Author: Kadir Selamet
In human-centered design processes, the perspective, thoughts, feelings, and needs of all stakeholders are at the center of the design process to solve whatever challenge they encounter. In other words, it is vital to generate human insights in creating an insight-driven strategy and design that will trigger transformation. To reach these insights, design research is a valuable tool that enables us to understand and interpret the needs, thoughts, feelings, actions, and behaviors of the stakeholders; meaning discovering the root of it all, distilling the main learning.
Qualitative research methods are widely used in design research to generate human insight. This is because qualitative research methods have been very effective in gaining a thorough understanding of different stakeholders through face-to-face interviews, focus group discussions, and many other methods. However, the use of post-qualitative research methods as well as qualitative research methods could be a new and important step in the generation of human insight.
Principally, post-qualitative research is an immersive process. The design firm becomes a partner of both the problem and the solution as a stakeholder in its efforts to trigger transformation.
The interpretation capacity of the researcher based on perceptions, judgments, and affects tries to create meaning on organizational phenomena. In this understanding phase, being in contact with data does not suffice. It depends on the researcher’s ability to becoming-with-data to understand organizational phenomena (Vitri et al, 2020). Post-qualitative research suggests a style of research in which the researcher can recognize or define something rather than a traditional perspective that focuses on a method that guides the researcher to a set of technical procedures for its correct use (Gherardi, 2018).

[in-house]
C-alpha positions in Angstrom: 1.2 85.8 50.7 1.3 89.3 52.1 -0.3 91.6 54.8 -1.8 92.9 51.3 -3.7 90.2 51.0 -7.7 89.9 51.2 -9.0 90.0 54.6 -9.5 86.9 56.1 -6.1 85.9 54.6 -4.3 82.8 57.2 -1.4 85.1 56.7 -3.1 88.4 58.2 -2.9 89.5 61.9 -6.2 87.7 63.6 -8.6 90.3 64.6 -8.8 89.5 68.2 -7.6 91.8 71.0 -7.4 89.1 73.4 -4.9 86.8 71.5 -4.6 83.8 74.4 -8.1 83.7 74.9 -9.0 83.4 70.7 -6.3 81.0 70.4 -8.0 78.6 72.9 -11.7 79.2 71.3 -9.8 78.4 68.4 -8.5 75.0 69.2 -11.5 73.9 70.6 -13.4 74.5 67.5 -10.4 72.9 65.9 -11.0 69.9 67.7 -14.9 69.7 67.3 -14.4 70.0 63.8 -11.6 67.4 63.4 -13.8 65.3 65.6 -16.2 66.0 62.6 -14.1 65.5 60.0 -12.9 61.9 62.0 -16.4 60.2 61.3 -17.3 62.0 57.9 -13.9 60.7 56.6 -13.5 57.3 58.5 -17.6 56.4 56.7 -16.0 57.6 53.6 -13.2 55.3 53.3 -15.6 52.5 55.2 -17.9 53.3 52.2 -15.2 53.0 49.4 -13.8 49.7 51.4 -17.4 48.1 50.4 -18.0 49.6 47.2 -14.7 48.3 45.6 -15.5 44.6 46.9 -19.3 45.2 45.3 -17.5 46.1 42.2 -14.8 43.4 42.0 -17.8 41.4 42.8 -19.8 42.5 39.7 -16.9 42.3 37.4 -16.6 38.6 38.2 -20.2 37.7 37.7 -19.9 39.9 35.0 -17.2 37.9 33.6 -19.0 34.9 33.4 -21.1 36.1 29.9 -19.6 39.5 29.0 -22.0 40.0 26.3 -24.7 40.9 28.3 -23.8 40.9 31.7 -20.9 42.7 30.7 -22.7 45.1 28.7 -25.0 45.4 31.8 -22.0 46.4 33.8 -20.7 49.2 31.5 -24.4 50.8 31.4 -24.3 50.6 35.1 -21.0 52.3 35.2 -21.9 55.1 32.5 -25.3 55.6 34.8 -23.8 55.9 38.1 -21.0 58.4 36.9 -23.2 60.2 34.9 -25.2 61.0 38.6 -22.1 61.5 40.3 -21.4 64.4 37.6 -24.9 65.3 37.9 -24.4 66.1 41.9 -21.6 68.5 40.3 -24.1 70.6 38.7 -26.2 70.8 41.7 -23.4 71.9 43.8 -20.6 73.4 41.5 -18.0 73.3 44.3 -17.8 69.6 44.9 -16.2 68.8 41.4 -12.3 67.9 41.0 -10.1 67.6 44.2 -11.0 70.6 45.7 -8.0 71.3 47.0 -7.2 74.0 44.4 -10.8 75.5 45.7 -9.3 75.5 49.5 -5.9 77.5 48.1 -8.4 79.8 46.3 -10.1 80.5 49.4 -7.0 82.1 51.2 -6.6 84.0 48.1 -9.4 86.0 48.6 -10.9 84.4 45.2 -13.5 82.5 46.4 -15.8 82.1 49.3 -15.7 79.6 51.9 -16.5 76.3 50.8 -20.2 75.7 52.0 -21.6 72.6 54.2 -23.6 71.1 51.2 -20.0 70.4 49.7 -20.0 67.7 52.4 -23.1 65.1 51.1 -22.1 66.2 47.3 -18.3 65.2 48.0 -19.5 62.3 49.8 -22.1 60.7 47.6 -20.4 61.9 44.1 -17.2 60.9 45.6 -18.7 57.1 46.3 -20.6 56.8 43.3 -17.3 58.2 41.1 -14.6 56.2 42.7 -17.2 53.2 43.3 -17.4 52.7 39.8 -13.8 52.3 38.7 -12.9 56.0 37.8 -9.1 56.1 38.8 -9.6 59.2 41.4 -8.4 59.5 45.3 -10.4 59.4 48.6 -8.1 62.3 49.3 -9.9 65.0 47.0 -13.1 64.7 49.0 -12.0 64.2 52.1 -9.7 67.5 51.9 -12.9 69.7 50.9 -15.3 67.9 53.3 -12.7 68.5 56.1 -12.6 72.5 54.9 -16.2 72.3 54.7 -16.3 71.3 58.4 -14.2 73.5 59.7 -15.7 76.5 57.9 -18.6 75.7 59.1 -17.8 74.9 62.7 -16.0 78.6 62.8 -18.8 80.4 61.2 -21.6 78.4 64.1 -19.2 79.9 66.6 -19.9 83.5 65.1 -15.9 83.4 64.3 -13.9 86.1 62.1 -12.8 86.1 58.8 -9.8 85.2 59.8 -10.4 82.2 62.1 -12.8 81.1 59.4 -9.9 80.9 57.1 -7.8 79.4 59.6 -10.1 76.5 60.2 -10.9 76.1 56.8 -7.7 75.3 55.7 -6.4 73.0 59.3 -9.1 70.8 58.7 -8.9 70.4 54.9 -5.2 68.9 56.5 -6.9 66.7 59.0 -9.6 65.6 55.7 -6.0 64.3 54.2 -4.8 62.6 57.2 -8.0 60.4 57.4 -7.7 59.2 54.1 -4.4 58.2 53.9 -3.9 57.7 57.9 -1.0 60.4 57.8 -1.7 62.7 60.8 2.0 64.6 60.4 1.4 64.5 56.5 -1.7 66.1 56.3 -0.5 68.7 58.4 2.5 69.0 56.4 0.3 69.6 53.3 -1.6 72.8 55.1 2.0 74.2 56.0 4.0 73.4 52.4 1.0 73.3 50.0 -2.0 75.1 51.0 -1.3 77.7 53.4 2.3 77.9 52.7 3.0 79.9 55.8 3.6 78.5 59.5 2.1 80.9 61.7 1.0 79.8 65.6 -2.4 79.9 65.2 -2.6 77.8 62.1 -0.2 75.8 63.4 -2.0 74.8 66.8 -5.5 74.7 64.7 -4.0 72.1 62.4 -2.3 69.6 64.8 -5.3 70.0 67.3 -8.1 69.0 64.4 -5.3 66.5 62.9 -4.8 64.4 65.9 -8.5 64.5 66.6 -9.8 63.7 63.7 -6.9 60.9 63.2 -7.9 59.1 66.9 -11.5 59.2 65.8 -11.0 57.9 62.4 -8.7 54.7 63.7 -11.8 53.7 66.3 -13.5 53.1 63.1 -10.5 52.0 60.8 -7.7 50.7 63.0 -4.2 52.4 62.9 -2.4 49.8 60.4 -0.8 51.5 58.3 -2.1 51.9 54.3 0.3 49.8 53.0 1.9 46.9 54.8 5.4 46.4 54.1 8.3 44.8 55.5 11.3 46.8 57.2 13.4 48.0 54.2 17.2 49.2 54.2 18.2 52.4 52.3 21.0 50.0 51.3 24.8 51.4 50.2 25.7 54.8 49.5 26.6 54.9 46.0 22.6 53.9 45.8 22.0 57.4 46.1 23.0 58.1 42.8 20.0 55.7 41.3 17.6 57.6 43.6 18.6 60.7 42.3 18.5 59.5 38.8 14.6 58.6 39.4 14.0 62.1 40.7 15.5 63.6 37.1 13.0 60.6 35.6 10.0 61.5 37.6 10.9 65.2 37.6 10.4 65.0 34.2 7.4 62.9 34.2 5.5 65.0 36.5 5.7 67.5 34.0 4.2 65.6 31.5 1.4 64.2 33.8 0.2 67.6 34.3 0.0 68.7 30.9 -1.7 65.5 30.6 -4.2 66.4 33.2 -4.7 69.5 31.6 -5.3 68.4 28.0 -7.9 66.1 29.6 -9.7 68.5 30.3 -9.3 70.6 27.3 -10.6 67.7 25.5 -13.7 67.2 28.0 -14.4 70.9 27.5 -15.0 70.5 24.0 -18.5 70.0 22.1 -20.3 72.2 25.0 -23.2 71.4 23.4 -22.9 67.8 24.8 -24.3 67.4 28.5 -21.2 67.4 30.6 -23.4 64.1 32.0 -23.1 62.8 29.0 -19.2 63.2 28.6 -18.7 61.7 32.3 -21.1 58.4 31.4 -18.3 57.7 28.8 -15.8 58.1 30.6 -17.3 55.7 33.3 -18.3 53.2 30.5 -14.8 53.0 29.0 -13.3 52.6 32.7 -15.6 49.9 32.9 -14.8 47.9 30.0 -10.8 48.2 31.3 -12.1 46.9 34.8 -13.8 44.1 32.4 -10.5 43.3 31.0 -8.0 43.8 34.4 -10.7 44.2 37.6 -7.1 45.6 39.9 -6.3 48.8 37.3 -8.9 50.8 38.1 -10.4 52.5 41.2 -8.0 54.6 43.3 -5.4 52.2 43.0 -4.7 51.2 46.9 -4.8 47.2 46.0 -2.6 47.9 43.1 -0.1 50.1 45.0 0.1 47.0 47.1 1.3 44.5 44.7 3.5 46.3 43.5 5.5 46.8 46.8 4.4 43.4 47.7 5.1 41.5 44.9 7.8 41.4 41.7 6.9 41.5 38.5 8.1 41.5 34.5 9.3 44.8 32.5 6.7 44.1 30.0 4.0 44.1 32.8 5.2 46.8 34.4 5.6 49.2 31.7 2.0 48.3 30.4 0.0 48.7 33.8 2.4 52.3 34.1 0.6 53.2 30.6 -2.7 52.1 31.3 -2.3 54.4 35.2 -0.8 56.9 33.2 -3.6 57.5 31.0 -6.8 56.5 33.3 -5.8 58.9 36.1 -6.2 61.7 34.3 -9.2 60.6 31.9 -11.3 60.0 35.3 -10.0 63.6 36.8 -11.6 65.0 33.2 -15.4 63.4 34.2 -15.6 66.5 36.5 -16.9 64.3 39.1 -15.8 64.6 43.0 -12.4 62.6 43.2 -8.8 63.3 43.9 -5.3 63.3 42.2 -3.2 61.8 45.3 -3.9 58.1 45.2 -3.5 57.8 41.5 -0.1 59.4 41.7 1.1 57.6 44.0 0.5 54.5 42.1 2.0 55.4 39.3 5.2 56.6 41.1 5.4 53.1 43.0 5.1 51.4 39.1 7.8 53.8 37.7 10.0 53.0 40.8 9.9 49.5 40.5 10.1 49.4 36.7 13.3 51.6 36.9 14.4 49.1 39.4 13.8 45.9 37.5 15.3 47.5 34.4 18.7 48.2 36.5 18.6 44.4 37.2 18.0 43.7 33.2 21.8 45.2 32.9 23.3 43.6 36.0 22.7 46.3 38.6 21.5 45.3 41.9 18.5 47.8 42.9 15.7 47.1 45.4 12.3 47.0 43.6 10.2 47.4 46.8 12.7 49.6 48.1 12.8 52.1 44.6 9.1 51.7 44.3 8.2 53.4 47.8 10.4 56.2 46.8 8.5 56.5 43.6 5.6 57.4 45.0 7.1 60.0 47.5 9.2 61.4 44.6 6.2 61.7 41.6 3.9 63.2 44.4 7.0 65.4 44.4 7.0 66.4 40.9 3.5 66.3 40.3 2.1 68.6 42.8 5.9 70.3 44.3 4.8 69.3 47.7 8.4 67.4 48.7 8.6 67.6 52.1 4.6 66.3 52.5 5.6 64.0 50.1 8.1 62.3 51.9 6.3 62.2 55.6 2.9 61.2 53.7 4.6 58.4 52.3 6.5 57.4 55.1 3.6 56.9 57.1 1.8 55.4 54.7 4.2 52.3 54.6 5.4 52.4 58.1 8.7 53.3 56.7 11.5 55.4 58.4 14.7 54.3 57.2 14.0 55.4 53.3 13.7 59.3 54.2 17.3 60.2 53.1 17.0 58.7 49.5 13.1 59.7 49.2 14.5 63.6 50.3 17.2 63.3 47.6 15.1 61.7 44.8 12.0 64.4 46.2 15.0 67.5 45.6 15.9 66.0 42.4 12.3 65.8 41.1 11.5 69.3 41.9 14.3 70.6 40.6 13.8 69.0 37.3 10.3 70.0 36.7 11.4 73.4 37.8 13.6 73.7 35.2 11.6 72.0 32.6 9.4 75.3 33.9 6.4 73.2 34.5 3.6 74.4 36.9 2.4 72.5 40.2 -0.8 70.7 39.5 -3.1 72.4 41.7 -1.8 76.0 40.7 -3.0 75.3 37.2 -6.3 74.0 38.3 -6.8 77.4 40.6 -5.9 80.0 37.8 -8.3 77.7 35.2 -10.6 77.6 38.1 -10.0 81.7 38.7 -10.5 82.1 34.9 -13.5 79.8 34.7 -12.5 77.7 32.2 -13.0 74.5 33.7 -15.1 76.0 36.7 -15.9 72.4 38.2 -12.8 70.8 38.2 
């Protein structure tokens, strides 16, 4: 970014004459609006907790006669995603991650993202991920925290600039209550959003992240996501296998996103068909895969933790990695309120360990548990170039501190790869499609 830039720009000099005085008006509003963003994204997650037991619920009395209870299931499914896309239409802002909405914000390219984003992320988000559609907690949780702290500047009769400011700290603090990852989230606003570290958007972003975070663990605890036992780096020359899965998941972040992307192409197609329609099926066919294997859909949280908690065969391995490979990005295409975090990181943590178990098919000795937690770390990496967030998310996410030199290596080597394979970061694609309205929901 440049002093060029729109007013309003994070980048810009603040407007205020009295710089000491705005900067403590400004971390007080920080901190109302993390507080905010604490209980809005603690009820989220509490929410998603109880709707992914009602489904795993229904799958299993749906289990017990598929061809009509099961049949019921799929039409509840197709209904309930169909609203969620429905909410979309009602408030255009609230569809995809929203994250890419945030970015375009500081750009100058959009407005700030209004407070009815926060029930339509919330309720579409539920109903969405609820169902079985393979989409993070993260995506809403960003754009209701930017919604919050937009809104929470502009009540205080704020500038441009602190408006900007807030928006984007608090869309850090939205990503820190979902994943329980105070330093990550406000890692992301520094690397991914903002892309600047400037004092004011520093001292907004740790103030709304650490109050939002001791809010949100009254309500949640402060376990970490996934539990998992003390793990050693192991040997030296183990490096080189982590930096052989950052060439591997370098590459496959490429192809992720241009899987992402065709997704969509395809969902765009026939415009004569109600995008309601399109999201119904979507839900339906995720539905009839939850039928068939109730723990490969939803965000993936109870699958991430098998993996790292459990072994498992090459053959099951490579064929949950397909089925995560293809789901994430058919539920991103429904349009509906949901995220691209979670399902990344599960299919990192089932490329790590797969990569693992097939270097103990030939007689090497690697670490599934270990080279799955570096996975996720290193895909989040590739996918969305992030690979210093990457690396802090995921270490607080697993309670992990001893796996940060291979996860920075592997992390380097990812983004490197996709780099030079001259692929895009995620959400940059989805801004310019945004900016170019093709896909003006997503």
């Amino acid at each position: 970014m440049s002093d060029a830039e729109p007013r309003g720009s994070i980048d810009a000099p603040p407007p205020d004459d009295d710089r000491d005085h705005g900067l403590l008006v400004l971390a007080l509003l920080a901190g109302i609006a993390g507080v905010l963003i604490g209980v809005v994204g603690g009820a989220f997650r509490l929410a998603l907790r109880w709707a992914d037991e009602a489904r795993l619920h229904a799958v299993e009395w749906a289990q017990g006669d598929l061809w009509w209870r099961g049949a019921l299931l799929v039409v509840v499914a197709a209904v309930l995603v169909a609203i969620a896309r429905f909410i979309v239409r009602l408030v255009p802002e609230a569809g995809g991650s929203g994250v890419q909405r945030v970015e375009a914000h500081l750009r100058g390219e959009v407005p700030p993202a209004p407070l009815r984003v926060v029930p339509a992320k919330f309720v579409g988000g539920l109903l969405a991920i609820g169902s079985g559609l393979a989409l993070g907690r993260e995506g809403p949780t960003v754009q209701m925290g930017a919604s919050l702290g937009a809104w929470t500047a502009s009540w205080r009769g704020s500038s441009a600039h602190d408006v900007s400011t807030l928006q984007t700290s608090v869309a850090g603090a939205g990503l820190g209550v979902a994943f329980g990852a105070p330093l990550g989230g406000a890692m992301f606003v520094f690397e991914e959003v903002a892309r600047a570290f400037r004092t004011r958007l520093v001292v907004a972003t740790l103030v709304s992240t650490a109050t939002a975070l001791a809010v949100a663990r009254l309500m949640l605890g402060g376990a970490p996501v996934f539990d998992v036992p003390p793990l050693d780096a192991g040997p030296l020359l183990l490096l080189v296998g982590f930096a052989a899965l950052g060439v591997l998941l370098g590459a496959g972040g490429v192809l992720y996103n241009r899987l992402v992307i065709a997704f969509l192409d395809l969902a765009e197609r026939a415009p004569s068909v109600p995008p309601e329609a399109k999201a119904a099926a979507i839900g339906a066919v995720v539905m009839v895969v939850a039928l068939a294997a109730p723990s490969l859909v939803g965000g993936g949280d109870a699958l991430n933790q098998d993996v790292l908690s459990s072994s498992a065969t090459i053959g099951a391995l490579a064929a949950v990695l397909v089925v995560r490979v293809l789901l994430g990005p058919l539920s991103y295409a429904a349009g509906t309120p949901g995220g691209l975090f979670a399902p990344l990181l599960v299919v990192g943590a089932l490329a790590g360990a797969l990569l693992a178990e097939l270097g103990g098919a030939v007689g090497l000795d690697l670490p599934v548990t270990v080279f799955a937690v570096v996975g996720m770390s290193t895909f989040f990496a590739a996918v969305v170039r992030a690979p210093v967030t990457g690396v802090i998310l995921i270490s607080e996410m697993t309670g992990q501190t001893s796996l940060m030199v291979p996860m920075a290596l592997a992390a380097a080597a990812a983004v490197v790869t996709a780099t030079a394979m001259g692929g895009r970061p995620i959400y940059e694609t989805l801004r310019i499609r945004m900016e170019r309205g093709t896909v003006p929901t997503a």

On the other hand, human insight cannot be generated solely from a human-centered perspective. The outputs of the post-humanist paradigm may also be important in generating human insight. Identity building within organizations takes place in a relational, socio-material, and affective manner. Here affect does not imply the emotion that a person has. It can be understood as a “relational modulation in the agentic potentials of bodies to affect and be affected with other bodies that are always embedded in the material world” (Gherardi, 2017). According to Deleuze (1988), the body as an affective being is understood in all organized masses of matter and energy. That is, it can be understood through its relation to non-human things as well as humans. For example, these can be artifacts, technologies, speeches, ideas, and technologies.
Post-qualitative research methods can be an important step in generating human insight and develop a deeper understanding of humans, as it enables the human to be understood in relation to the material world.
Have you ever heard of post-qualitative research? What implications do you think this method would have in understanding the nature of organizations and problem-solving?
Further reading for the interested:
Deleuze G. (1988) Spinoza: Practical Philosophy. San Francisco, CA: City Lights Books.
Gherardi S. (2018) Theorizing affective ethnography for organization studies. Organization. 2019;26(6):741–760. doi:10.1177/1350508418805285
Gherardi S. (2017) One turn . . . and now another one: Do the turn to practice and the turn to affect have something in common? Management Learning 48(3): 345–358.
Vitry C, Sage D, Dainty A. (2020) Affective atmospheres of sensemaking and learning: Workplace meetings as aesthetic and anaesthetic. Management Learning. 2020;51(3):274–292. doi:10.1177/135050761989393